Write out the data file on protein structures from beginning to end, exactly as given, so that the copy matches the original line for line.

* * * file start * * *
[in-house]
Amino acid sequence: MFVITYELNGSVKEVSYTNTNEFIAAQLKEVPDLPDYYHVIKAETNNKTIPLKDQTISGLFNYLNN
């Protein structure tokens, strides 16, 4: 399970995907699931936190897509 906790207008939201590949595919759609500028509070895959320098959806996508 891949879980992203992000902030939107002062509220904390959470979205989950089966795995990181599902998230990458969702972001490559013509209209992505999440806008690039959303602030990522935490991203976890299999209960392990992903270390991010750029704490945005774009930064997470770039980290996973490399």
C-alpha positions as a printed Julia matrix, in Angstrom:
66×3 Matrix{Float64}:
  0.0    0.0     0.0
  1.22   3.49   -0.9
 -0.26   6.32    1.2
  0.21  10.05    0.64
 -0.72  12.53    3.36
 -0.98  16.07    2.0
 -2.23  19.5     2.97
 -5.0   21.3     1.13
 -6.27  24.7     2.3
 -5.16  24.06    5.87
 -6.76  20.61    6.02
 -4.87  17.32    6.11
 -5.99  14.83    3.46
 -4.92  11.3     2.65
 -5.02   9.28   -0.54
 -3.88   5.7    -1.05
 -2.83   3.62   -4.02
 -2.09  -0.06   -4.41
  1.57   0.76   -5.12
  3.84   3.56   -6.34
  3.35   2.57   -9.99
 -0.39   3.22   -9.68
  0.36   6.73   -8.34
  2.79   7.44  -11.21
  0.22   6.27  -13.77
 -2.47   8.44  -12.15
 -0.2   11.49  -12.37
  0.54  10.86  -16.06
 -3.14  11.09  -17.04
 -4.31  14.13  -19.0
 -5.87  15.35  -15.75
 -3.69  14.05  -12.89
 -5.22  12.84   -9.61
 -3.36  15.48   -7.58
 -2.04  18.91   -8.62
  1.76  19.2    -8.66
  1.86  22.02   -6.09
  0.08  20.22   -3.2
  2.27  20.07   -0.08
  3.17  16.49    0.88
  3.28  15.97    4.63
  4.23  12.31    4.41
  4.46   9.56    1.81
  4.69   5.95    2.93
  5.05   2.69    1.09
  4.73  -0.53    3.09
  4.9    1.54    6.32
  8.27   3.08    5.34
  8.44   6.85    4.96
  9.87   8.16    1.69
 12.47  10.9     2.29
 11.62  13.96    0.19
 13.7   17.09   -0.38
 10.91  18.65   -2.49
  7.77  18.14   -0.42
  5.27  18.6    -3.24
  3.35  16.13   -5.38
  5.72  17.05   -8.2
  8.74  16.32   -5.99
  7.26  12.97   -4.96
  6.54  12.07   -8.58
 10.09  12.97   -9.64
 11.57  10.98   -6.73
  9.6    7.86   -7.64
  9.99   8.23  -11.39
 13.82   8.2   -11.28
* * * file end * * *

[in-house]
Amino acid sequence: MFVITYELNGSVKEVSYTNTNEFIAAQLKEVPDLPDYYHVIKAETNNKTIPLKDQTISGLFNYLNN
């Protein structure tokens, strides 16, 4: 399970995907699931936190897509 906790207008939201590949595919759609500028509070895959320098959806996508 891949879980992203992000902030939107002062509220904390959470979205989950089966795995990181599902998230990458969702972001490559013509209209992505999440806008690039959303602030990522935490991203976890299999209960392990992903270390991010750029704490945005774009930064997470770039980290996973490399």
C-alpha positions as a printed Julia matrix, in Angstrom:
66×3 Matrix{Float64}:
  0.0    0.0     0.0
  1.22   3.49   -0.9
 -0.26   6.32    1.2
  0.21  10.05    0.64
 -0.72  12.53    3.36
 -0.98  16.07    2.0
 -2.23  19.5     2.97
 -5.0   21.3     1.13
 -6.27  24.7     2.3
 -5.16  24.06    5.87
 -6.76  20.61    6.02
 -4.87  17.32    6.11
 -5.99  14.83    3.46
 -4.92  11.3     2.65
 -5.02   9.28   -0.54
 -3.88   5.7    -1.05
 -2.83   3.62   -4.02
 -2.09  -0.06   -4.41
  1.57   0.76   -5.12
  3.84   3.56   -6.34
  3.35   2.57   -9.99
 -0.39   3.22   -9.68
  0.36   6.73   -8.34
  2.79   7.44  -11.21
  0.22   6.27  -13.77
 -2.47   8.44  -12.15
 -0.2   11.49  -12.37
  0.54  10.86  -16.06
 -3.14  11.09  -17.04
 -4.31  14.13  -19.0
 -5.87  15.35  -15.75
 -3.69  14.05  -12.89
 -5.22  12.84   -9.61
 -3.36  15.48   -7.58
 -2.04  18.91   -8.62
  1.76  19.2    -8.66
  1.86  22.02   -6.09
  0.08  20.22   -3.2
  2.27  20.07   -0.08
  3.17  16.49    0.88
  3.28  15.97    4.63
  4.23  12.31    4.41
  4.46   9.56    1.81
  4.69   5.95    2.93
  5.05   2.69    1.09
  4.73  -0.53    3.09
  4.9    1.54    6.32
  8.27   3.08    5.34
  8.44   6.85    4.96
  9.87   8.16    1.69
 12.47  10.9     2.29
 11.62  13.96    0.19
 13.7   17.09   -0.38
 10.91  18.65   -2.49
  7.77  18.14   -0.42
  5.27  18.6    -3.24
  3.35  16.13   -5.38
  5.72  17.05   -8.2
  8.74  16.32   -5.99
  7.26  12.97   -4.96
  6.54  12.07   -8.58
 10.09  12.97   -9.64
 11.57  10.98   -6.73
  9.6    7.86   -7.64
  9.99   8.23  -11.39
 13.82   8.2   -11.28